Later On

A blog written for those whose interests more or less match mine.

Why is the Wee Scot the only brush to which Alexander Simpson affixed his signature?

with 4 comments has a compelling disquisition on the Wee Scot, pointed out to me by flaheadle on Wicked_Edge. (I’d been linking to the brush as a recommendation for face latherers, but I hadn’t noticed that the description had been revised and extended.) Here it is:

Like all Simpsons, the Wee Scot is hand turned on a lathe. Then it is buffed and smoothed and polished to a lustrous perfection.

Like all Simpsons, the loft is hand filled, in this case with Simpsons justifiably famed Best Badger.

Like all Simpsons, the hand filled knot is very densely packed and deeply seated in the handle.

Like all Simpsons, the Wee Scot is truly a bargain for a high end, high class, hand crafted luxury product.

Unlike all Simpsons, the Wee Scot is the only work that its maker, the master craftsman Alexander Simpson, put his signature to…

While this fact is usually, ahem, noted by Simpsons sellers. It is, well, noted, and that is that.

Think about it for a minute. Nobody else seems to think about it except in passing, but this SIGNATURE fact needs to be seriously thought about by the prospective brush buyer.

What does it mean when a master craftsman SIGNS his work? Particularly, what does it mean when a master craftsman selects one and only one work from a large body of work to sign?

Well, to me it means the master craftsman considered that work to be a triumph—a personal triumph of his craft, his years and years of experience. A signed work is a work of which the craftsman is particularly proud.

For the master craftsman shave brush maker Mr Alexander Simpson, a man who built brushes for royals, nobles and the most wealthy of a Gilded Age, the work he affixed his signature to, the full honor of his whole name was the WEE SCOT and only the WEE SCOT.

Why is the master craftsman’s Master Work so unappreciated, indeed even deprecated by the modern cadre of shaving cognoscenti ???

In today’s culture, size matters and big is culturally GOOD, without any examination or grounds.

I constantly read posts by wet-shavers searching for the nearly perfect brush: lots of backbone, silvertip but scritchy, a monster latherer of the hardest soaps and the softest luxury creams.

The brush they are describing is right there under their nose and has been all the time. It is Mr Simpsons signature brush, the WEE SCOT. And, LOL, it is not even expensive.

The only shaver who got the WEE SCOT right was Corey Greenberg in some of the later entries of his outstanding SHAVE BLOG.

Corey had made the journey from BIG HONKING brushes through smaller knot brushes until arriving at the WEE SCOT.

More and more savvy shavers are recognizing the merits of small bore knots and they are many: parsimonious use of expensive soaps and creams, pin point precise lather targeting, better exfoliation and whisker softening.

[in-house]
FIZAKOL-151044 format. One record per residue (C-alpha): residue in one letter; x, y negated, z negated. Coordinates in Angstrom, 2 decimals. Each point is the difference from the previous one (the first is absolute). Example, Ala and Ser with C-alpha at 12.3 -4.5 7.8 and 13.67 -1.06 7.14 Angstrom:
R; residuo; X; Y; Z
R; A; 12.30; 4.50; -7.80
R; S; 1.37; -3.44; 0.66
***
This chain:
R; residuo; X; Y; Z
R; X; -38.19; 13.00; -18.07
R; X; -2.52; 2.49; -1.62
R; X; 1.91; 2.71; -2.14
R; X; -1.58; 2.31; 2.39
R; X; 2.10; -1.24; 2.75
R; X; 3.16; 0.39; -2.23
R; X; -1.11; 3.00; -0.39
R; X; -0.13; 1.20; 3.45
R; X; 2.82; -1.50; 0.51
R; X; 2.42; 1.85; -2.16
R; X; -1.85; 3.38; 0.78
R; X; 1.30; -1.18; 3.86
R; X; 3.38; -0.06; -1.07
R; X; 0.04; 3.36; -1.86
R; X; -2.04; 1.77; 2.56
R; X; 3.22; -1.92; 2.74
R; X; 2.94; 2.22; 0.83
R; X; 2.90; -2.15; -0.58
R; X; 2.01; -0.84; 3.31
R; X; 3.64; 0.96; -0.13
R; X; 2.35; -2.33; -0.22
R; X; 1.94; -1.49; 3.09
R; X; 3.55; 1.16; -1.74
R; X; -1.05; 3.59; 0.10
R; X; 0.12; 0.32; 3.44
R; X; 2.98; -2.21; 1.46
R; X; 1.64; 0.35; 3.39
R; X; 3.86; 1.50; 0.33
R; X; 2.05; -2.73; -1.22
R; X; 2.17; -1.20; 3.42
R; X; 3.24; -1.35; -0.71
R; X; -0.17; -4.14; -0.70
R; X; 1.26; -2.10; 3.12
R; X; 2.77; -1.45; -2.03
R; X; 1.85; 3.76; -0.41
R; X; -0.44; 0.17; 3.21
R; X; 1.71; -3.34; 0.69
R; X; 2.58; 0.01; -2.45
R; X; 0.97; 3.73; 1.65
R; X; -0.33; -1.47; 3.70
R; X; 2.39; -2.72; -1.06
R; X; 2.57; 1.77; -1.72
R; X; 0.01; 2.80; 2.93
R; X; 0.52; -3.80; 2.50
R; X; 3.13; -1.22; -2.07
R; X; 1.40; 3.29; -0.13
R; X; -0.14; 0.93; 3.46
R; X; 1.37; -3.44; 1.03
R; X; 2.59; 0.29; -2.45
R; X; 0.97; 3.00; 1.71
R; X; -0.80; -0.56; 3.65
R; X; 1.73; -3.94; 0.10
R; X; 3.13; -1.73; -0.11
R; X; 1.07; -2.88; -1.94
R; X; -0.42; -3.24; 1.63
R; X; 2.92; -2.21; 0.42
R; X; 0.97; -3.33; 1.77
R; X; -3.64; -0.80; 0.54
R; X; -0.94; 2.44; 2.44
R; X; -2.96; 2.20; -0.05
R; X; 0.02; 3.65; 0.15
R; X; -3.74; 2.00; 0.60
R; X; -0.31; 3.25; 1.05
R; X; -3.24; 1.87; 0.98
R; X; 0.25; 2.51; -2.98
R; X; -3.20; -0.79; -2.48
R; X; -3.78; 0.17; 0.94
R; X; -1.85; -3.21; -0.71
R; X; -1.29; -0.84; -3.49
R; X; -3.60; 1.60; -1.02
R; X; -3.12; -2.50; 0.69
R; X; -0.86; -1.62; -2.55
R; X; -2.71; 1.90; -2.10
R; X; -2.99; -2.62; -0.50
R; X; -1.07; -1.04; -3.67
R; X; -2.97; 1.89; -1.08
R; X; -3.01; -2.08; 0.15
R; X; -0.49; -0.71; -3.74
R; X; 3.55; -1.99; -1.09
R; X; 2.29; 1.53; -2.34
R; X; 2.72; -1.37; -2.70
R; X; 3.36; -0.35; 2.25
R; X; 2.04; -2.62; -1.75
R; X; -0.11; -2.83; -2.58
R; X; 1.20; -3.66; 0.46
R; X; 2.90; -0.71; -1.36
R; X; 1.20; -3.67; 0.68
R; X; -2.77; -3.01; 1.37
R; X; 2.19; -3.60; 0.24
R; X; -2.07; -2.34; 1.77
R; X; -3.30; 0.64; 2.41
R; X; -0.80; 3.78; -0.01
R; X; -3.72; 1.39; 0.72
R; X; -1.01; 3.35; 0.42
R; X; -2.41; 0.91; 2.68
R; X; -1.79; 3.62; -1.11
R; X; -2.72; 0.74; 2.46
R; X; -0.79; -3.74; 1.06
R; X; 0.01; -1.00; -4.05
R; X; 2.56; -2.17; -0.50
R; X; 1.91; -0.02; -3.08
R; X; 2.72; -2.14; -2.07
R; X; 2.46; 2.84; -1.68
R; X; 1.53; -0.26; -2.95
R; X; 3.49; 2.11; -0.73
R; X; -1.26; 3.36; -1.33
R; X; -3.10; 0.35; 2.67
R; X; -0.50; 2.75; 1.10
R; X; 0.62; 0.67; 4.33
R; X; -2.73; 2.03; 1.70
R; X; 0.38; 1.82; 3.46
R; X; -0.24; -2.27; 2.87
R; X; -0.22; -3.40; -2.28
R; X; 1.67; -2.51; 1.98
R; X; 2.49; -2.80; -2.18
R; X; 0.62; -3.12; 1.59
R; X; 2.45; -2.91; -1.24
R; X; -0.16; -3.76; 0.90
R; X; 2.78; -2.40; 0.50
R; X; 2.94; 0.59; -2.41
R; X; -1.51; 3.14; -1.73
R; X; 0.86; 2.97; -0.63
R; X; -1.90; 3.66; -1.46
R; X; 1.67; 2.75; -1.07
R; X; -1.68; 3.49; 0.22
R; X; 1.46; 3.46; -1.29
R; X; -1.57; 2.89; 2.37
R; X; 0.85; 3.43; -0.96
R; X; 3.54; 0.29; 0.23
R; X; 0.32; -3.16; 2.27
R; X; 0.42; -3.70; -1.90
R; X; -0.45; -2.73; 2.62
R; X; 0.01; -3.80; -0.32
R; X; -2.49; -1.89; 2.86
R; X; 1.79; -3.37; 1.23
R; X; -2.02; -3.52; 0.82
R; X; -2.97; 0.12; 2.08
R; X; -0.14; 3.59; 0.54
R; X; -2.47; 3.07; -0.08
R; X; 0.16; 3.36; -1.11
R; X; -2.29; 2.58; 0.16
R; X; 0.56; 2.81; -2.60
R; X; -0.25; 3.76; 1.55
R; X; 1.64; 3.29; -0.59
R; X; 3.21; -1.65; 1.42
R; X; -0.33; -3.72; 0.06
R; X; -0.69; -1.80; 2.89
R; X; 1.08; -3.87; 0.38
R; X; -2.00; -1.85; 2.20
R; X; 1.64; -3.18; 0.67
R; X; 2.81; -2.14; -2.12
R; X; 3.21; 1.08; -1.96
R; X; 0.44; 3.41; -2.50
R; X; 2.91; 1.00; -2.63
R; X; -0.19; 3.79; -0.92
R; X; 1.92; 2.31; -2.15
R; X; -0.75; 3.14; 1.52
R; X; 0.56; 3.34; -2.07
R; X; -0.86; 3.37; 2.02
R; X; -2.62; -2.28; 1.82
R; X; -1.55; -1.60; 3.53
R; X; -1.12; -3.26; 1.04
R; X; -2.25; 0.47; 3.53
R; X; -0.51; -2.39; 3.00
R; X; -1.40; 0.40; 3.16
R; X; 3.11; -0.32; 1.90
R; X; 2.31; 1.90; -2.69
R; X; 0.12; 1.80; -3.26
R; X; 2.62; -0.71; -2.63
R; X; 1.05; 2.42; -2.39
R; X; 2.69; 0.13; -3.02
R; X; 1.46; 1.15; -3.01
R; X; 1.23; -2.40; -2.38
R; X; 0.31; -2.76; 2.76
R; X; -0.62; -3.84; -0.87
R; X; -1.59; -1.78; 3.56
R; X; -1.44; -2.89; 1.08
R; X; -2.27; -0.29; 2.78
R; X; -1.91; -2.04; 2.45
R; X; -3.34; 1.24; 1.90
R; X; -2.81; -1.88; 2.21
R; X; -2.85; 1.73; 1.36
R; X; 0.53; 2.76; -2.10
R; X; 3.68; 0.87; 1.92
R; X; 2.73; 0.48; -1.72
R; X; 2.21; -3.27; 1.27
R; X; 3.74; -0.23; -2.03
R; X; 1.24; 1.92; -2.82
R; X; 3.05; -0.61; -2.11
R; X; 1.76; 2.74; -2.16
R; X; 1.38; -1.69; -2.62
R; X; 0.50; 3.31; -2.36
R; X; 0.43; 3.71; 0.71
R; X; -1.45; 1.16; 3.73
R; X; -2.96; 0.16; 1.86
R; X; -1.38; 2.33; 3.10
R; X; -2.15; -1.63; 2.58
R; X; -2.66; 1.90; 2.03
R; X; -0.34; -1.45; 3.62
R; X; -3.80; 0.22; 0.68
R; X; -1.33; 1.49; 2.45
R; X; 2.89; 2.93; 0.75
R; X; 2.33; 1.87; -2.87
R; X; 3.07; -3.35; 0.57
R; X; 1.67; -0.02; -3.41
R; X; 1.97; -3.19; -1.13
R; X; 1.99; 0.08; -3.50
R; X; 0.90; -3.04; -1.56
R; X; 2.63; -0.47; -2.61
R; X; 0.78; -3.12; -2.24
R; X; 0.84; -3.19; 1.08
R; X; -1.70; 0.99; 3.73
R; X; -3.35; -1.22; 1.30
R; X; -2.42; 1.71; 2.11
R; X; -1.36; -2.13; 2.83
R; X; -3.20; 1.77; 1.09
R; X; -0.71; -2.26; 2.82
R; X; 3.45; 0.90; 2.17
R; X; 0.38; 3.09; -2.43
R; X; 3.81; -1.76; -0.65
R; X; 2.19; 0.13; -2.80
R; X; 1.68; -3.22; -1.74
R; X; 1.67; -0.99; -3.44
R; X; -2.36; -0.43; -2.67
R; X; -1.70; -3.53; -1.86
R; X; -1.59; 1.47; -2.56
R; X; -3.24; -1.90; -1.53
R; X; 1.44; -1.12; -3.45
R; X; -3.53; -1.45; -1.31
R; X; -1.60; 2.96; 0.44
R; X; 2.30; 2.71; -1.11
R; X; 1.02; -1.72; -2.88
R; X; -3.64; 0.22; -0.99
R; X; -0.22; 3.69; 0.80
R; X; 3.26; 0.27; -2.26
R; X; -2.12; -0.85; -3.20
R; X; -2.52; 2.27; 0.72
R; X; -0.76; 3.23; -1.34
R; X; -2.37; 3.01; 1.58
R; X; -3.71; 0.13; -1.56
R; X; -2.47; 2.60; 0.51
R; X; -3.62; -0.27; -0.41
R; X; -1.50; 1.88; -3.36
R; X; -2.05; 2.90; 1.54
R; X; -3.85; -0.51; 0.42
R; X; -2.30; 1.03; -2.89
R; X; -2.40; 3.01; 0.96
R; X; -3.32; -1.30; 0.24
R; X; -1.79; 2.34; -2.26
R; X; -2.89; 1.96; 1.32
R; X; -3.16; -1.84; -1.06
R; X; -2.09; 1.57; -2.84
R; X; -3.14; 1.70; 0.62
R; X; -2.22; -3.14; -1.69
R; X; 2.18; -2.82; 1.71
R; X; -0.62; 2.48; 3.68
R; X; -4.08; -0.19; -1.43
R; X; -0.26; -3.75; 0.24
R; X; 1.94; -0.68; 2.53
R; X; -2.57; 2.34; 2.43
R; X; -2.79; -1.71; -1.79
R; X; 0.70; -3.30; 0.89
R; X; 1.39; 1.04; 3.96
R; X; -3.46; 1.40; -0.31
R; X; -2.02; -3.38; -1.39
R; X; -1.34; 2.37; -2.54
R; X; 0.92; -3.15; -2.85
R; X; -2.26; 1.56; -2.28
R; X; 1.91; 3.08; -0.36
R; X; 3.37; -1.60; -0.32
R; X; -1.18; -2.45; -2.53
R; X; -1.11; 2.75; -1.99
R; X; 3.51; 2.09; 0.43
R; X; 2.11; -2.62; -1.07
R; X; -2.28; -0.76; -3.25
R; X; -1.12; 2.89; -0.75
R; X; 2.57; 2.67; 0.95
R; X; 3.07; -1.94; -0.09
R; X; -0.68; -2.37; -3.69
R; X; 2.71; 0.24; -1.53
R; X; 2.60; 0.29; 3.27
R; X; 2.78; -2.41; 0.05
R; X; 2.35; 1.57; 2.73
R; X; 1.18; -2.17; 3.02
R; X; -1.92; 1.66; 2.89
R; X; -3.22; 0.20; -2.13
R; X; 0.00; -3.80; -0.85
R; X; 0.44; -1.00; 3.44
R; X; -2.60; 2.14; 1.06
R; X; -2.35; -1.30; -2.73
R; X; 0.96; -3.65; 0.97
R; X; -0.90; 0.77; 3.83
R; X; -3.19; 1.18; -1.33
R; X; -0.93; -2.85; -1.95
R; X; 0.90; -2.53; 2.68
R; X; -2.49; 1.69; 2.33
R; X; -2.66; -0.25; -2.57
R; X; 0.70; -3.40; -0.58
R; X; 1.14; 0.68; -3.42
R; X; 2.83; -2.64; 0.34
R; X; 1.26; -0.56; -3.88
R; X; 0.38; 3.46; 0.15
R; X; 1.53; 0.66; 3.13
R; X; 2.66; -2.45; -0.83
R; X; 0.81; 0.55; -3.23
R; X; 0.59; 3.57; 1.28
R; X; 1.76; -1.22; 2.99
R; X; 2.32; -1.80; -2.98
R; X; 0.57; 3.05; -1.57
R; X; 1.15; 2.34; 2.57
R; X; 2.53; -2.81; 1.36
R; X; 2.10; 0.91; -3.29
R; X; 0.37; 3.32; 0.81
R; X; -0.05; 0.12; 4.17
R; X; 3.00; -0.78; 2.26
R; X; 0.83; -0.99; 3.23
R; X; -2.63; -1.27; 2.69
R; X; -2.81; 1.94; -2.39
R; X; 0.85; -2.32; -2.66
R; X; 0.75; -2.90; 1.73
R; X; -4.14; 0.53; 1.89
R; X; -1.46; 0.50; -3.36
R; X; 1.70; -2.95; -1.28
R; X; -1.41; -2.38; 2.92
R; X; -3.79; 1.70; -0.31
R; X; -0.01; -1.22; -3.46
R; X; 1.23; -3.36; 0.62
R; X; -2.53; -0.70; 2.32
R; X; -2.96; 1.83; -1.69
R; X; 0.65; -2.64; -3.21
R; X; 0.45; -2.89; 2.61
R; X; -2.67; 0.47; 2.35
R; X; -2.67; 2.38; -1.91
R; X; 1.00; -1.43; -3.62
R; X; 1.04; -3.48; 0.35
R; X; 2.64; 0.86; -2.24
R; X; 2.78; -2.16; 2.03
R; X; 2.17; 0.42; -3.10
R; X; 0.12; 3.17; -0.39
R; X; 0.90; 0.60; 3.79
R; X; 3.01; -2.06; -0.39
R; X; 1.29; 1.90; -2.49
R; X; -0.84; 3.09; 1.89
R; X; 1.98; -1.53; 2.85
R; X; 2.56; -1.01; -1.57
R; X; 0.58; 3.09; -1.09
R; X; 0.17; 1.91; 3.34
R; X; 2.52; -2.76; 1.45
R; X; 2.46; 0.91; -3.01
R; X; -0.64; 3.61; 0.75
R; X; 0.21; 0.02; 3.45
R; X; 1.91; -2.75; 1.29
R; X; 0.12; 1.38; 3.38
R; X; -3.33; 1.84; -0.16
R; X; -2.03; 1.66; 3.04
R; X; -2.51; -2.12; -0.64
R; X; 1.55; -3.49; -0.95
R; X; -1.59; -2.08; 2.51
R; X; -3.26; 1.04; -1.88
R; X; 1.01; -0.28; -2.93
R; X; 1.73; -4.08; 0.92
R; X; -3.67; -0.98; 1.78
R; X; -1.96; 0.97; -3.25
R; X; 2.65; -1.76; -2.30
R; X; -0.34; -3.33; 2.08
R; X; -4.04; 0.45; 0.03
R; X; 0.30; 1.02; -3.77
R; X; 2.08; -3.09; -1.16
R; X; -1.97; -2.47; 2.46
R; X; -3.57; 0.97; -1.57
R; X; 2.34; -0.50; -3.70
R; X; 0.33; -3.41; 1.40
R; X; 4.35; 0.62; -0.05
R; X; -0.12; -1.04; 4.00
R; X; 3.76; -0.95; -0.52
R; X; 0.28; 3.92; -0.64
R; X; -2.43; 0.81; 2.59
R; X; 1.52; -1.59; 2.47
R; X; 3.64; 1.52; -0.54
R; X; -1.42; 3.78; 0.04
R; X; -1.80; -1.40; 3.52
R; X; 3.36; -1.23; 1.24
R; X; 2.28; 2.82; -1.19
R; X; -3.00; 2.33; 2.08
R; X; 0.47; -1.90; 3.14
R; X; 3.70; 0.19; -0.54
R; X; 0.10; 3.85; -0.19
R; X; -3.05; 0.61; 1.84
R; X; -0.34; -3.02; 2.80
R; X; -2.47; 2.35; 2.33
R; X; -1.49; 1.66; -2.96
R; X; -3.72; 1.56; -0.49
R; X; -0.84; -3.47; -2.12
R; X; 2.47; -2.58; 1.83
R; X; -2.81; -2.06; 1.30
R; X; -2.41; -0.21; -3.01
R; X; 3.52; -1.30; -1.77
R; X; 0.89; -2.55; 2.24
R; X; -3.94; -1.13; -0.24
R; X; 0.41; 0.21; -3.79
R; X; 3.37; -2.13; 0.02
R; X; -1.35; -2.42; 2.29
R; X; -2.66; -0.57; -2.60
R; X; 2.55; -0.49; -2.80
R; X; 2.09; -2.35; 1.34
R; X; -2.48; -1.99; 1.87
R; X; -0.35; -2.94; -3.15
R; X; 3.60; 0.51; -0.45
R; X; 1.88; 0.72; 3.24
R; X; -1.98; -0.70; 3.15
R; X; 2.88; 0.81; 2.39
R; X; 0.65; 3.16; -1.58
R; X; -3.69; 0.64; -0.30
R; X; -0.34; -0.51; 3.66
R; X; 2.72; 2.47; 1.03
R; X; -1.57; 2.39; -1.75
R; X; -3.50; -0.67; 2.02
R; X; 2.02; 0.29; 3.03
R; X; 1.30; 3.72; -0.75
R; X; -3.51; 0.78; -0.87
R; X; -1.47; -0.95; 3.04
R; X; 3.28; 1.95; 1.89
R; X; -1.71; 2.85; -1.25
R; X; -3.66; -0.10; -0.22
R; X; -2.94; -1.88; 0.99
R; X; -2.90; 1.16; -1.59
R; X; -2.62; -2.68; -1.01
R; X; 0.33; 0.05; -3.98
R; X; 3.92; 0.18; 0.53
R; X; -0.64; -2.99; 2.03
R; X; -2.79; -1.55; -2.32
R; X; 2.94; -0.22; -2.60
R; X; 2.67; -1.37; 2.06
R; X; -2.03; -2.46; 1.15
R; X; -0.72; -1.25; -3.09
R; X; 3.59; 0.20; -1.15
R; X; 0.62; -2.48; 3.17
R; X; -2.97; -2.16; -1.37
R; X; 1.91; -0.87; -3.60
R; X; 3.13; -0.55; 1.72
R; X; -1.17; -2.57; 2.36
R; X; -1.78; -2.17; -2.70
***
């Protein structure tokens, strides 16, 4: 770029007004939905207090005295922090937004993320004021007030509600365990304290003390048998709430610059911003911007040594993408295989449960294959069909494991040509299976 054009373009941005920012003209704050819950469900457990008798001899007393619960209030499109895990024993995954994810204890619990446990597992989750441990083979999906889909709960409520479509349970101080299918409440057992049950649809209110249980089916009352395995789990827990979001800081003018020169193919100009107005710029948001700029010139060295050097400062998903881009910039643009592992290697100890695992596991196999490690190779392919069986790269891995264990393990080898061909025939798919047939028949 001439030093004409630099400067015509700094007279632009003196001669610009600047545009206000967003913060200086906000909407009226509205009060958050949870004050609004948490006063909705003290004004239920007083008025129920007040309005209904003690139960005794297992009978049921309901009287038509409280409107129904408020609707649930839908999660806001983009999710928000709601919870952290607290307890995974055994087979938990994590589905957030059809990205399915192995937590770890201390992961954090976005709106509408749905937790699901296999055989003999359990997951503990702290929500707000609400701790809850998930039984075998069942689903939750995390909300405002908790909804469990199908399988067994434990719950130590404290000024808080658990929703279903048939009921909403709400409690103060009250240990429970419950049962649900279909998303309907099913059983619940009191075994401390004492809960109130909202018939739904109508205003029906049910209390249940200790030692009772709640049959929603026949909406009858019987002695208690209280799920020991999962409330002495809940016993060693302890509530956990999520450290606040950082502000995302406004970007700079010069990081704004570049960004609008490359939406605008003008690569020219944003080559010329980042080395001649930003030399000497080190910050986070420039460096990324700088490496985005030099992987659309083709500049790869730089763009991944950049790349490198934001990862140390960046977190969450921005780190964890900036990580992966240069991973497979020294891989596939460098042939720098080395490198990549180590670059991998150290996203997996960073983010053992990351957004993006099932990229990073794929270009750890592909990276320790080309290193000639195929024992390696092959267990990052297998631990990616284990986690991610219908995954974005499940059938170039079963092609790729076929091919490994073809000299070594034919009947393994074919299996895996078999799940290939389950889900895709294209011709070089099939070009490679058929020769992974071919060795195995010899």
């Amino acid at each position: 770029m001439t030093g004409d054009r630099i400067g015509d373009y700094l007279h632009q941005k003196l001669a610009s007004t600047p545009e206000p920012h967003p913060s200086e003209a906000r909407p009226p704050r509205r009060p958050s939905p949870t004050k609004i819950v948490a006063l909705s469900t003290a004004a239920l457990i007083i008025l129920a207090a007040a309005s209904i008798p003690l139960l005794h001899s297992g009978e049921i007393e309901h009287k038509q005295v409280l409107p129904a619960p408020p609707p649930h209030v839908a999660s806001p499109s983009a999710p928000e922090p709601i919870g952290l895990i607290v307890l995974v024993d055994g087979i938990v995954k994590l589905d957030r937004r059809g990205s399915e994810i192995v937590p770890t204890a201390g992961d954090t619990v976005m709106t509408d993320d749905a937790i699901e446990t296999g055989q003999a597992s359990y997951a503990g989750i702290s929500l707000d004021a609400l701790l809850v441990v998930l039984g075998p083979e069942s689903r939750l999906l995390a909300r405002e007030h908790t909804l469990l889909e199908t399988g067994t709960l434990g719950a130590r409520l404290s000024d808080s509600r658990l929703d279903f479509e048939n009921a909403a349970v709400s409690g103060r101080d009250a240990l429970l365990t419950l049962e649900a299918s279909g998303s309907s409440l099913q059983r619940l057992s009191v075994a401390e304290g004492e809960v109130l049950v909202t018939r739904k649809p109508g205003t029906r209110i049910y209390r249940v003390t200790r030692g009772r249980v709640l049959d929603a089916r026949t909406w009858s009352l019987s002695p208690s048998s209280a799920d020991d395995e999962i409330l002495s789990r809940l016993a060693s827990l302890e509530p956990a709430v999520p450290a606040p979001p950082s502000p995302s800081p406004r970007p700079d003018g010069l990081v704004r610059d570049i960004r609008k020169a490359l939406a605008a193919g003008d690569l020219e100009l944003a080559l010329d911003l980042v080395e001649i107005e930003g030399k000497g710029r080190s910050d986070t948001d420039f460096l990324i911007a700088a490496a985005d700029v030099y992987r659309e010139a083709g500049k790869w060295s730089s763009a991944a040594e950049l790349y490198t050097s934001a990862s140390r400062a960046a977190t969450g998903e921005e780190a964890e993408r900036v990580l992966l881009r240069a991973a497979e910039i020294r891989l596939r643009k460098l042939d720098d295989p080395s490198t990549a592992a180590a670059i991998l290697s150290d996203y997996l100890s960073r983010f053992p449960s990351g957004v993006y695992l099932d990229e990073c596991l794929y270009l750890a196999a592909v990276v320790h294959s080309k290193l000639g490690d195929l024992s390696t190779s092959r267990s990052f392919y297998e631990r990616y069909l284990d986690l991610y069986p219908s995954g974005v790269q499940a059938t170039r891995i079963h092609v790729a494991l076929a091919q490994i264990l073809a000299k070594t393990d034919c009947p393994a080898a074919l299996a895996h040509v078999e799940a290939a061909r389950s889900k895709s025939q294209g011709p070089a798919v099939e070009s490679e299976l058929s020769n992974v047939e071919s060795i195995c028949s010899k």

The Wee Scot Best Badger loft and Loft-to-Knot ratio give it the most backbone of any brush except maybe the Chubby. In addition to back-bone, the Wee Scot also has HEART. The Wee Scot is an extraordinary exfoliator and face latherer.

As proprietor of a shave shop, I could have pretty much any brush I want, but I use the Wee Scot. It is the brush I want.

I really think that Mr Alexander Simpson knew what he was doing when he signed his Wee Scots. It is a magnificent work, a work worthy of his pride, worthy of his personal signature.

Ht: 67 mm Loft: 36 mm Base: 31 Knot: 14 mm

Dimensions approximate. In plain English the Wee Scot is about as tall as the average pinkie finger.

Hand crafted on the Isle Of Man, England.

If you have put up with me this far, I ask that you compare our prices on the Wee Scot and all the other Simpsons in stock to our competitors. We have really good deals on this Legendary Name in Shave Brushes.

Written by Leisureguy

31 March 2012 at 10:10 am

Posted in Shaving

4 Responses

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  1. I am lucky to have the honour of having Alex Simpson as my Great Uncle so I can answer this quite easily.

    The Wee Scot was the brush that Uncle Alex believed optimised a Simpson brush. Yes, it bears all the hallmarks of a Simpson brush. The Wee Scot was the final part of the apprenticeship. This was the hardest brush to make by hand because of its diminutive proportions. You really had to be confident in all aspects of brushmaking, from turning the handle to forming the knot, to be able to put the Wee Scot together. All of us who were taught to make Simpson brushes had to make one and have it scrutinised before being allowed to run riot with all the other brushes in the range. Funnily enough it wasn’t the current Wee Scot (actually the Wee Scot 2) which we had to make – it was its smaller brother the Wee Scot 1.

    This is why Uncle Alex signed the brush because in his eyes, and in ours, the Wee Scot was THE brush that could be held and inspected in chemists, barbers and shops around the world and the holder could see the craft that was used in its making. It was the perfect ‘model brush’.



    Gary Young

    1 April 2012 at 12:47 pm

  2. Cool! Many thanks for commenting, and I would like to quote your comment in the next edition of the book, of course giving credit and linking to your comment here, if that would be okay. Certainly the Wee Scot is one of my favorite brushes.



    1 April 2012 at 1:26 pm

  3. Of course that is fine! Always happy to ‘fill in the blanks’ where I can.

    Not sure if you have seen my comment on the Wee Scot range – posted this week.

    There were originally 3 sizes of Wee Scot – the Wee Scot 3 is now known as the ‘Case’.



    Gary Young

    1 April 2012 at 3:15 pm

  4. Aha! I had a Case… I don’t think I still have it, but now wish I did.



    1 April 2012 at 3:25 pm

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